GREG WILPERT Interesting. Now, as I mentioned, Leopoldo Lopez sought refuge in the Embassy of Spain. What about Juan Guaido? He hasn’t been arrested it seems, right? And even though the Supreme Court removed his parliamentary immunity a few days ago, what is he doing or planning at the moment?

MIKE FOX Well, that’s a good question. We know that he’s called for, it was during his opposition march on Wednesday, on May Day, that he’s called for rolling strikes around the country leading up to a large national strike. Now it’s hard to say exactly how that may be implemented, understanding that his base is really in the middle and upper classes, and not necessarily in the working-class around Caracas or in Venezuela. So that’s one issue that we don’t really know how that’s going to impact his call for these strikes. It’s important to remember also that the last major opposition strikes in Venezuela was during the 2002-2003 oil lockout, which basically shut down the oil industry and shut down the country for two months when PDVSA representatives just decided to shut down the industry. And then, it took over 60 days for people loyal to the Chavez presidency to get things running again and get the [inaudible]. But that was the last major push for the opposition in terms of strikes and the use of strikes. So we’re going to see exactly how that plays out. Obviously, Guaido is still free and I think that’s a very clear strategy from the Maduro government, not to lock him up and put him into jail, and then have that be a pretext for the opposition to hit the streets and for the US government to say that they’re locking up Guaido as this opposition leader and self-imposed president.

MIKE FOX Now here in the US, there was a widely publicized meeting at the Pentagon on Thursday of Trump’s national security staff, including the Secretary of Defense, the National Security Adviser, the White House Chief of staff, and military officials. Now, and the purpose was to discuss the situation in Venezuela and shortly before that meeting, Pompeo had reiterated the Trump administration’s willingness to intervene in Venezuela.

MIKE POMPEO The president has been crystal clear and incredibly consistent. Military action is possible. If that’s what’s required, that’s what the United States will do.

GREG WILPERT Have you talked to people about the possibility of US military intervention more generally? And if so, what’s been their reaction to that threat, especially among people in the opposition?

MIKE FOX Well, I’ve been doing a lot of interviews over the last week and this is a question I have been asking most people. Of course, those people, Maduro supporters are staunchly, staunchly against any type of intervention force. On the opposition side, there have been some people that have mentioned that they bring it on. You know, anything that is going to get Maduro out of office, but not everybody. There’s been several people that I’ve spoken that either don’t want to respond or they have very mixed feelings about it. Intervention, they understand, whether you’re in support of Maduro or not, that that is going to be a major issue. You’re talking about violence, you’re talking about deaths, and you’re talking about something that could spark literally a civil war, and that will include a rising death count. And so, I think people are reluctant even in the middle to even think about what that might look like. There have been some prominent opposition leaders that have also spoken out about the potential for an invasion and said that that is the last thing that they want. And I think the one detail here that is interesting as well is, I’ve been speaking with a lot of people involved in the militia or many people in kind of the grassroots in the support of Maduro, are themselves involved in the grassroots militias. Of course, they don’t want to pick up arms, but they’re ready to defend Venezuela in the case of a US invasion. And you’re talking about several million people, including the armed forces and the militias. So this is not a couple thousand people that the US would have to, that would be facing if they were to invade. You’re talking about millions of Venezuelans that are willing to put their lives on the line to defend the Bolivarian process.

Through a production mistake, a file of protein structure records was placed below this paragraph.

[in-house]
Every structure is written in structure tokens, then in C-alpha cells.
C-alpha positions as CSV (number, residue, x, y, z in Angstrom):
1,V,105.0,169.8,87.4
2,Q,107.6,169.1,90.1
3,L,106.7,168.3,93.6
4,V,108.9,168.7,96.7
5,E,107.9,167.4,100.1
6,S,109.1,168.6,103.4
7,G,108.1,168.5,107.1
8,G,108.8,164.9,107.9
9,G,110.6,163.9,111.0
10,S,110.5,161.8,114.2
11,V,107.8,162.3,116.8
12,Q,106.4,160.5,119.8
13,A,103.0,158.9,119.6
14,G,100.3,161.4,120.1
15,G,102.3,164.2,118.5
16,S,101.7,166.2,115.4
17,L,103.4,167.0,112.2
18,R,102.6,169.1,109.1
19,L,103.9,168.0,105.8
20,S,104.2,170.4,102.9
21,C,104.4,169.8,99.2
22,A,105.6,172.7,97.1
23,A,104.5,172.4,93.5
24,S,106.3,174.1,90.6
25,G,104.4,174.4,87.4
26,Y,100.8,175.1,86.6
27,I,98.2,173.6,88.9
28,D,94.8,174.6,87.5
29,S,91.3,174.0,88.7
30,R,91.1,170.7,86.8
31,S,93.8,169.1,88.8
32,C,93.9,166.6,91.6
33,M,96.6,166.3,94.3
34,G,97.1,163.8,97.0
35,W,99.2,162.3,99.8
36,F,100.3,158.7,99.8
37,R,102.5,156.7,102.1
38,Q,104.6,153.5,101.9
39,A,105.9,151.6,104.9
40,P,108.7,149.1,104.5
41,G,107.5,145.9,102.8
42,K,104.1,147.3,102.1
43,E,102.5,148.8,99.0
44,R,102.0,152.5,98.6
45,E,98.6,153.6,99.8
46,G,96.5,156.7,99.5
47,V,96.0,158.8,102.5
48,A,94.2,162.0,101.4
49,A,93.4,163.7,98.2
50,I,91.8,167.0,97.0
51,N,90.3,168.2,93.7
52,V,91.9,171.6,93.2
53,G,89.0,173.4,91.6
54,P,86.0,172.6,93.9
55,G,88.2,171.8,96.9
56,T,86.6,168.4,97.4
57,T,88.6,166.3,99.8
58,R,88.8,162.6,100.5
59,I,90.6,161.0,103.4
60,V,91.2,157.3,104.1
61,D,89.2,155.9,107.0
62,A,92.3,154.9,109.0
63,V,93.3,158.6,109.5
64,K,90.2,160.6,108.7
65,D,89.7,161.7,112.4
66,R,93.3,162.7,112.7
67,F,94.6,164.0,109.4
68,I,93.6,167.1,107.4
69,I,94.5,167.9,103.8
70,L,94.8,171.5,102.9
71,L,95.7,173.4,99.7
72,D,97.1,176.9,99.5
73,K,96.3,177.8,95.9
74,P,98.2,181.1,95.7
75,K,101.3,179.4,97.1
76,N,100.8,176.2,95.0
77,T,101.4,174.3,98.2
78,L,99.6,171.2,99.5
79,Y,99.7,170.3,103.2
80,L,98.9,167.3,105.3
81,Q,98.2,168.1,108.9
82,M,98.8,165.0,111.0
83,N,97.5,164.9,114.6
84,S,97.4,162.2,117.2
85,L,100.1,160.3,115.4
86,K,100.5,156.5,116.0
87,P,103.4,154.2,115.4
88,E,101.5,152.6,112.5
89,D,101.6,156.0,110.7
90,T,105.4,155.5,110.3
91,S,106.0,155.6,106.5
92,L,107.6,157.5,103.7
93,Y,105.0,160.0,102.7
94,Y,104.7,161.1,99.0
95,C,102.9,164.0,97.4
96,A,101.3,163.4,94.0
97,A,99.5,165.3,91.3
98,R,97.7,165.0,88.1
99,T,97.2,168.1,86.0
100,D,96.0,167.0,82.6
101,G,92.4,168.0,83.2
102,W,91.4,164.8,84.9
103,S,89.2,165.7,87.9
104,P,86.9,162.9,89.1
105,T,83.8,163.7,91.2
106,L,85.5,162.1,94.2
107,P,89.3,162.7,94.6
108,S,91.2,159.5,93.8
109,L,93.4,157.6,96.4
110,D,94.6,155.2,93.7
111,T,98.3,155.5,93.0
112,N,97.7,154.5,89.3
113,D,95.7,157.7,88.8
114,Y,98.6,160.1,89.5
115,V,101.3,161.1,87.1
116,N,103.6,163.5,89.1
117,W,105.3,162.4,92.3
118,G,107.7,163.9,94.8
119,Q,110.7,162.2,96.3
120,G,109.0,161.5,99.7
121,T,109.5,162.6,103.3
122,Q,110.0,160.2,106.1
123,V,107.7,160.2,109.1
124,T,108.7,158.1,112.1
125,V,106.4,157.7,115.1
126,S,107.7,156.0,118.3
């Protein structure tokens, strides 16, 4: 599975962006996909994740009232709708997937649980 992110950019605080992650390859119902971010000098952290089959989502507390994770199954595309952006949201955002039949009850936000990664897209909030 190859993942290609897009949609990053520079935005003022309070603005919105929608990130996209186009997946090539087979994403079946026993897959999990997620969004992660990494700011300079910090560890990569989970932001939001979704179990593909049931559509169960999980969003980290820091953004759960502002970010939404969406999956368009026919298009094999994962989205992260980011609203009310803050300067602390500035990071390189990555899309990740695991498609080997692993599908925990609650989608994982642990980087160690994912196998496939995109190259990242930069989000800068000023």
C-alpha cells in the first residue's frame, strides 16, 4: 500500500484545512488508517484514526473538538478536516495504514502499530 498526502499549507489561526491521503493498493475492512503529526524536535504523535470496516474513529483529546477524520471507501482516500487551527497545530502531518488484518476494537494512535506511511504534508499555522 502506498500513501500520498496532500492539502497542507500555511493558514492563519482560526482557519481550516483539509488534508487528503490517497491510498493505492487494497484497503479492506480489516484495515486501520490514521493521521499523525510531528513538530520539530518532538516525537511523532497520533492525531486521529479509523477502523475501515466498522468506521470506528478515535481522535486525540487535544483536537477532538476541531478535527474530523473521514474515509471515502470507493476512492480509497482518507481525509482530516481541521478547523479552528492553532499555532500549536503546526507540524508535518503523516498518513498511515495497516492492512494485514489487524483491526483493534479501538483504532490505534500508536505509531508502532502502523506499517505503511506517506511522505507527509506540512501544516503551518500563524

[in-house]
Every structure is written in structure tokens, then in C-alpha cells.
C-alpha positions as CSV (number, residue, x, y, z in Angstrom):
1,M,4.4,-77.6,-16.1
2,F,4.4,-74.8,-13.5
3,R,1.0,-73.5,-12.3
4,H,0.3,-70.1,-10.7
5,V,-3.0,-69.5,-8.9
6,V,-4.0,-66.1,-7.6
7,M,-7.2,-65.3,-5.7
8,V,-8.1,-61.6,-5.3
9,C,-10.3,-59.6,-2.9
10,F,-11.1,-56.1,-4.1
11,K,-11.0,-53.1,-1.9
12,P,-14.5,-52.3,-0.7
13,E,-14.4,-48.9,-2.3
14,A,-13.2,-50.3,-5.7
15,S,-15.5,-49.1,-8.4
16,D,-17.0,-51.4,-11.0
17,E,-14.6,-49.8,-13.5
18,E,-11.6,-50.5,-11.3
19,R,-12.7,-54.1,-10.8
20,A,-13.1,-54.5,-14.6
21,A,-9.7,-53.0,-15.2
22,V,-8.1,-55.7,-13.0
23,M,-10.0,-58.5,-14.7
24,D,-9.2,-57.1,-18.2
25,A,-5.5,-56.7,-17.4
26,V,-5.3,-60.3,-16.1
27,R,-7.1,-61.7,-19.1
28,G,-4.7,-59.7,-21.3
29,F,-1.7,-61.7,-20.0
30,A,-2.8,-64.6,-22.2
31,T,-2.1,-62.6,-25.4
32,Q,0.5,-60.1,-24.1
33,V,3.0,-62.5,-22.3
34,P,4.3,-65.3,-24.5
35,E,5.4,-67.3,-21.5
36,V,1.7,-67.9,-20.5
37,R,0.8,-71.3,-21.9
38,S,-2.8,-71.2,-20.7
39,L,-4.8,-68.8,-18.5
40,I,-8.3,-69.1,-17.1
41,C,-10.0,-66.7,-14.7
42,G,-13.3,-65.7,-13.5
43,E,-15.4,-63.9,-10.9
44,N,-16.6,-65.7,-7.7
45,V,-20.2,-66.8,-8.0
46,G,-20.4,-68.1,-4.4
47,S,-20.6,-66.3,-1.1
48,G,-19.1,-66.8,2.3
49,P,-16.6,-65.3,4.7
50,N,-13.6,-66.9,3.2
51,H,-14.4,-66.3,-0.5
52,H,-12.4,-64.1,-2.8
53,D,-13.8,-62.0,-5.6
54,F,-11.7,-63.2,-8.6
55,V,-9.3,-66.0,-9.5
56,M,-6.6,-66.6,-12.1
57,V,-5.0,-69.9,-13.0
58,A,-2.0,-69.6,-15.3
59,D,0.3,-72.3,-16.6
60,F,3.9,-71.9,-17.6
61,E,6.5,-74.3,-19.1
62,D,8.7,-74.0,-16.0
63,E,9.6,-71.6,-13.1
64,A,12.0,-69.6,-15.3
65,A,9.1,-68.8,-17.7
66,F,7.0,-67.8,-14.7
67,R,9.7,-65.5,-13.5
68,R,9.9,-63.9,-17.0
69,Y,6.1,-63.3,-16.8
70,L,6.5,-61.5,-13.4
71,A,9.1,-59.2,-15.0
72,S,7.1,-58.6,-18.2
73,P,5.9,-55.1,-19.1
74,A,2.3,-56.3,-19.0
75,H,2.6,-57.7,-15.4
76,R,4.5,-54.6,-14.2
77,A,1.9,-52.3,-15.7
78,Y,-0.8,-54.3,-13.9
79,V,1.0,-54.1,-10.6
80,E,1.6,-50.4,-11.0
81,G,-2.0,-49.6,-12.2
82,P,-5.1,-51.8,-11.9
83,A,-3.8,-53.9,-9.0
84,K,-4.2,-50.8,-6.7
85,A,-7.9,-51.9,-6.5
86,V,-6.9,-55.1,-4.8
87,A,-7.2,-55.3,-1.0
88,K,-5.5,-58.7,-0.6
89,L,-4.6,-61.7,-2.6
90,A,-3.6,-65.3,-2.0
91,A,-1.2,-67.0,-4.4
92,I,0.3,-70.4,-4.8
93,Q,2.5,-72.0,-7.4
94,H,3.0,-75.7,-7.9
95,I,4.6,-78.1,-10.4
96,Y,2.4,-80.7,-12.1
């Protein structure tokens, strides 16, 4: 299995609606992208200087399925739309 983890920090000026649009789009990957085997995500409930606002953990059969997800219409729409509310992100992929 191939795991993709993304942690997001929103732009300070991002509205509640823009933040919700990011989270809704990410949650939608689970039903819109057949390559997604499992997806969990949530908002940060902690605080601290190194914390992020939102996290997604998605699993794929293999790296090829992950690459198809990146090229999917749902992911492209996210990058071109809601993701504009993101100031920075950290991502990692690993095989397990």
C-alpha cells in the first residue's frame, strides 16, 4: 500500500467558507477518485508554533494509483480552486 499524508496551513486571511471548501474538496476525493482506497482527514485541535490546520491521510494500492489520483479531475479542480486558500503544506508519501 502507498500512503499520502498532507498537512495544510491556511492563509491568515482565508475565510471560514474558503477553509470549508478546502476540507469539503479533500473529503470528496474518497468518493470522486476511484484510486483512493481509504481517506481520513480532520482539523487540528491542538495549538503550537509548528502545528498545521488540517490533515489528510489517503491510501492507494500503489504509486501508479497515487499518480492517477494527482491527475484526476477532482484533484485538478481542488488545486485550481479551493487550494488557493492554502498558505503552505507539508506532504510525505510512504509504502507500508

GREG WILPERT Okay. Well we’re going to leave it there for now. I’m sure we’re going to come back to you soon. I was speaking to Mike Fox, our correspondent in Caracas, Venezuela. Thanks again, Mike.

MIKE FOX Thanks, Greg.

GREG WILPERT And thank you for joining The Real News Network.

Creative Commons License

Republish our articles for free, online or in print, under a Creative Commons license.

Michael Fox is a Latin America-based media maker and the former director of video production at teleSUR English.